"The universe is expanding." Alvy Singer
one guy can't tell us if he's designing, building, or measuring a bicycle, and another guy no longer does any of it. i'm now in the red zone. not the red and white zone; the red zone. what exactly do you want me to say, measure, or concede to??! e-RICHIE chester, ct
On Wed, 11 Aug 2004 14:02:04 -0700 (PDT) Joe Starck
> -- Richard M Sachs <firstname.lastname@example.org> wrote:
> "my way of measuring (measuring along the centerline
> of the frame's central plane) yields the half cm diff
> that you note, not the 1 ephgrave mm that you not
> after the fact. "
> Let's consider a 42 cm chainstay length and 8 cm drop.
> Side view of the frame:
> The designated chainstay length is 42 cm measured from
> center of bottom bracket to center of rear axle,
> PARALLEL TO THE GROUND, and the rear axle position is
> achieved by default on a vertical dropout, whereas
> with the use of a horizontal, it's anywhere the
> builder prescribes, in my case, it was always to the
> midway position that the axle could be positioned in
> the dropout, using primarily 1010B or shorter
> horizontals (Is this within Don's 6-9 mm axle/hanger
> Now then, this above set-up on a frame jig means that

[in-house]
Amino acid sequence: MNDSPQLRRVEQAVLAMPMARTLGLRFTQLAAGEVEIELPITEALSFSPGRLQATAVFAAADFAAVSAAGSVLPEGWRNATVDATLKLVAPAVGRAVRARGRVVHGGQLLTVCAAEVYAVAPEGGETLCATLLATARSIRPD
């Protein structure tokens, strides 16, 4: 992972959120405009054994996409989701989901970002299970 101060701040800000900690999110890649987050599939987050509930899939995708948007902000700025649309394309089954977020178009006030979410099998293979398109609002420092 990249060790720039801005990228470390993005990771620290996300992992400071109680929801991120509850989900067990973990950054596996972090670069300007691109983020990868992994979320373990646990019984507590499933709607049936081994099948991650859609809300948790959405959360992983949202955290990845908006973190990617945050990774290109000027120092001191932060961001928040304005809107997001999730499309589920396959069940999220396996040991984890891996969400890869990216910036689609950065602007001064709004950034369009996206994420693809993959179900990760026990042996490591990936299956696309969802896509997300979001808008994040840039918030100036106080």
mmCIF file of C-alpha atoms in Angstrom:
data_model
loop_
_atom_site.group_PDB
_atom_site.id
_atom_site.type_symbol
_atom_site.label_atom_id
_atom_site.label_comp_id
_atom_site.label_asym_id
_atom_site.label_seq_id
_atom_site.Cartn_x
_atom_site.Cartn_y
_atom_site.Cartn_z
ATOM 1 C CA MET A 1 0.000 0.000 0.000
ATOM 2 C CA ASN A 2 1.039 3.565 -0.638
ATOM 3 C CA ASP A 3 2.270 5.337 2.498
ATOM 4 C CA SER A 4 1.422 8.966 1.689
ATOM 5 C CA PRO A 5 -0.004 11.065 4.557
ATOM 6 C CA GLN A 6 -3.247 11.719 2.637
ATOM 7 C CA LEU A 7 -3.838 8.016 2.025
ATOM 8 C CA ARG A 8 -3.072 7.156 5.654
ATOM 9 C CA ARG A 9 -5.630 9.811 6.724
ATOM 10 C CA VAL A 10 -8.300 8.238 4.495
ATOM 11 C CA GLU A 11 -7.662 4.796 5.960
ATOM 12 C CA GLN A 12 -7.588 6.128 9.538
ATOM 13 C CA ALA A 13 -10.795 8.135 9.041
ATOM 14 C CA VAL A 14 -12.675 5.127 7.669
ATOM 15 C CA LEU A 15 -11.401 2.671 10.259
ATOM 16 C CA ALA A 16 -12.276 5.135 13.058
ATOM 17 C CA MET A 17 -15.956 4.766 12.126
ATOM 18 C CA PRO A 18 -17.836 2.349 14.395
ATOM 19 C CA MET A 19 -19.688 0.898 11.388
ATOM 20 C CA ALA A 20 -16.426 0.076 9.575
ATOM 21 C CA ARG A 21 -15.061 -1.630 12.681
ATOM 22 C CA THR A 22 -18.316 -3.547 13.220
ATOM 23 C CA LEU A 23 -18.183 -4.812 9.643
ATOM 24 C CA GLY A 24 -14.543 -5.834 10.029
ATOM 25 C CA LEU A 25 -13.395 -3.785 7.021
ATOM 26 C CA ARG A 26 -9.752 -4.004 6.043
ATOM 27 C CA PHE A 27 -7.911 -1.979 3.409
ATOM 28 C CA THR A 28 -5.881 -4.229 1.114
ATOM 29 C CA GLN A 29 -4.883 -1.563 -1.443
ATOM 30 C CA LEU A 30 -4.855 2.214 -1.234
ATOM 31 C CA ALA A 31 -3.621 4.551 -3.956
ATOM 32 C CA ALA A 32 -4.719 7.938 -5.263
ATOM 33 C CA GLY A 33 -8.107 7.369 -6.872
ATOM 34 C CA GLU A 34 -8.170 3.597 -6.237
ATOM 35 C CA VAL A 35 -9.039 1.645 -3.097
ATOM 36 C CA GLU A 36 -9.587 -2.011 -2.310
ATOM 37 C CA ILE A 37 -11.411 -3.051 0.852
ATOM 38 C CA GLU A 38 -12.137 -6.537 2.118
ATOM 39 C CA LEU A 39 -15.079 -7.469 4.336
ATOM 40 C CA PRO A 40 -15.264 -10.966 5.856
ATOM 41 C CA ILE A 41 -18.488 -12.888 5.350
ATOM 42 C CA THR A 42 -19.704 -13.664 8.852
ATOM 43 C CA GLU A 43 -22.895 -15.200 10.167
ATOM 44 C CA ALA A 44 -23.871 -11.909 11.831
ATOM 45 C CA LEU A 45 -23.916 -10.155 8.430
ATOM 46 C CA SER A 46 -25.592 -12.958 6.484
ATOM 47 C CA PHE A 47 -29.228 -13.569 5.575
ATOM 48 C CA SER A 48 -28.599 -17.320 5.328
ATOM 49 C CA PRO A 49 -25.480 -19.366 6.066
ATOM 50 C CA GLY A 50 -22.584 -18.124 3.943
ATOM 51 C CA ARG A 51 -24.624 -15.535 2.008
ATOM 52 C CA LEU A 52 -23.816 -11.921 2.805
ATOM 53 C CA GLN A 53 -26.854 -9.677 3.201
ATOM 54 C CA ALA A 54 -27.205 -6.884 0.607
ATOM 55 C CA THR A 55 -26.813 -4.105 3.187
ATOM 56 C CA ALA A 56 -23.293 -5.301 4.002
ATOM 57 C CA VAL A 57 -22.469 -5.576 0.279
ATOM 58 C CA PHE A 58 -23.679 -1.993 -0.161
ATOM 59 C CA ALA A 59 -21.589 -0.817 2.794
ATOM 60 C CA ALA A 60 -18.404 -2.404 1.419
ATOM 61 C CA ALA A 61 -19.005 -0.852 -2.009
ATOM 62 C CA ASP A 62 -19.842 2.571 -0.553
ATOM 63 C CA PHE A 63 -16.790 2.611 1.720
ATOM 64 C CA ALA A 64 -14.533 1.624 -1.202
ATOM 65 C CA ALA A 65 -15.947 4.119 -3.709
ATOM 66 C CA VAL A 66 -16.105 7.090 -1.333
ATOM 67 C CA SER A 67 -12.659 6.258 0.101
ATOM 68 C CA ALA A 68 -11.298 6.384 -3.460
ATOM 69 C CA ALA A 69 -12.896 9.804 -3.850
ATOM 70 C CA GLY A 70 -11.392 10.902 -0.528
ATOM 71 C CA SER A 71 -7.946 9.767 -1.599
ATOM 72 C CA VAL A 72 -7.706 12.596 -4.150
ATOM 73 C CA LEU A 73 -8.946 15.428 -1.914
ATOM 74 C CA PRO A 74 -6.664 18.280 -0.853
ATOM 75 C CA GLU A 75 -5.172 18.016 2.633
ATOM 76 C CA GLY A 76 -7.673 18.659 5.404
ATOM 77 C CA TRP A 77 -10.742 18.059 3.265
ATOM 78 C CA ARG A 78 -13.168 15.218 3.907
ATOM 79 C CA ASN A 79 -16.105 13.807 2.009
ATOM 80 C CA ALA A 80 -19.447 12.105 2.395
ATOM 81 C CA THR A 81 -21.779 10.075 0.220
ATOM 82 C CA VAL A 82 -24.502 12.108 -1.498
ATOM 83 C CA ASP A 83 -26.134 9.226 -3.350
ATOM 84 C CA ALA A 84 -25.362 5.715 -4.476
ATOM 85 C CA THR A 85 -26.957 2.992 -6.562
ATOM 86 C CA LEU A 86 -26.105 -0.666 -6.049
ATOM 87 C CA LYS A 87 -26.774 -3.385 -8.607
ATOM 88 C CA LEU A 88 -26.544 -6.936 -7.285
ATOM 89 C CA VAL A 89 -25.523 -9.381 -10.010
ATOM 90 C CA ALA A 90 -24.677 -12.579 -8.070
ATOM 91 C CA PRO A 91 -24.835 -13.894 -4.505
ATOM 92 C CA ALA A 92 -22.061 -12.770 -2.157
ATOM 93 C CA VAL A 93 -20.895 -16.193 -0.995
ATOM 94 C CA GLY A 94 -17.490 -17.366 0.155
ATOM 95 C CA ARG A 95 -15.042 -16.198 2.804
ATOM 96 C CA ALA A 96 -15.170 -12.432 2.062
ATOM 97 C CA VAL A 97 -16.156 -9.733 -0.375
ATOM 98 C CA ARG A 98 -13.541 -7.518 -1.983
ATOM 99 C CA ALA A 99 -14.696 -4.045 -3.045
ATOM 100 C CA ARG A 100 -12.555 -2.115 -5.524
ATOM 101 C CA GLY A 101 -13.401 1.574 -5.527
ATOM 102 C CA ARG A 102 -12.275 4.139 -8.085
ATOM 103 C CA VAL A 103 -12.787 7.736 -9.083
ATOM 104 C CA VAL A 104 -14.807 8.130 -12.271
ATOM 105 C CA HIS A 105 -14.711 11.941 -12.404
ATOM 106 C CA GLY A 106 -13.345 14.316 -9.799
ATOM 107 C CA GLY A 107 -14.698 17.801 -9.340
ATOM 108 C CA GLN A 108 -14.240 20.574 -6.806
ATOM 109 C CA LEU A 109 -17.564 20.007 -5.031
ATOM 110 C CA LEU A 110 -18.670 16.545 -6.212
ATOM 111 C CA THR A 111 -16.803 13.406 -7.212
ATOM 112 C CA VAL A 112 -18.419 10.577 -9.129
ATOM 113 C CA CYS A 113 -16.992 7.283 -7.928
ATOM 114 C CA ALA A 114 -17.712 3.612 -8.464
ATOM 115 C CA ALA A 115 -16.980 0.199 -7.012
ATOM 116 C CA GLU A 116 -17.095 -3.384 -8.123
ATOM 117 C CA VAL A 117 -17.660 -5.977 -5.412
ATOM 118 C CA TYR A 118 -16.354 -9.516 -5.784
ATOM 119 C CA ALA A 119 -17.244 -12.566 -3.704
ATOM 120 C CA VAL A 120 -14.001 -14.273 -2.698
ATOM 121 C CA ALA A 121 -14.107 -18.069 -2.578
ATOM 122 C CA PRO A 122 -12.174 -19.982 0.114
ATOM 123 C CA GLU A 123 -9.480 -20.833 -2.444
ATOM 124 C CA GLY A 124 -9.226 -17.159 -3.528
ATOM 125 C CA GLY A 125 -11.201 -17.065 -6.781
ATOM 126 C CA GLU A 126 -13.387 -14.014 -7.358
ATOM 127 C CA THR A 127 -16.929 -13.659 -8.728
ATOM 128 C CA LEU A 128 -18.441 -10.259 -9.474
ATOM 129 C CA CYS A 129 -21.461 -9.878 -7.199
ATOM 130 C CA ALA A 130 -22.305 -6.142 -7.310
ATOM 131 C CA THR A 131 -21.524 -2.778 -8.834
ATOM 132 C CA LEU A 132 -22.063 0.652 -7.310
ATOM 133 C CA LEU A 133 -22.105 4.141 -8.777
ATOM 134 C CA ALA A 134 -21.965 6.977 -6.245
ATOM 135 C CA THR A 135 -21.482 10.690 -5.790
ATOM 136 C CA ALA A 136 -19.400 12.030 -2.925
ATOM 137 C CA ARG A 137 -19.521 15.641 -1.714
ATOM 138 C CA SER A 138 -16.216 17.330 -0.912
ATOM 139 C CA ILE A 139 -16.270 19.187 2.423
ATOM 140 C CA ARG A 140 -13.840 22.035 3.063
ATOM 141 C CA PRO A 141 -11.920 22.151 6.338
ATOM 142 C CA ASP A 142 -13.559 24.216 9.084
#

> the measurement along the somewhat centerline of the
> chainstay, I say "somewhat because the dropout center
> is 'neath it, measured from center of BB to center of
> axle position, should be set at a bit less than 42.7
> mm, being the hypotenuse of the 42 cm leg of the
> So, say 6 mm difference there.
> Now then,
> Top view of the frame:
> Same 42 mm length, and yet the hypotenuse leg is a wee
> bit shorter, by about one millimeter. And when
> measured from outside of crank bolt to outside of
> skewer the differnce is less, as the measurement is
> now close to being parallel to the plane of the main
> triangle. But who cares about the top view, right? It
> was this dimension I was thinking about when I stated
> the one ducky difference, and so I yes, I contradicted
> myself , but in err' only. My bad.
> Still, I would think that if a Sachs owner (Is Richard
> Cielec a Sachs owner?) were to measure his chainstay
> length from outside of crank bolt to outside of
> skewer, center to center, and came up with 42.5 on an
> 8 cm or so BB-drop-designed frame of yours, subtracted
> 5mm netting 42 cm, he has indeed measured his
> chainstay length quite nicely and precisely.
> Do you Yahoo!?
> Read only the mail you want - Yahoo! Mail SpamGuard.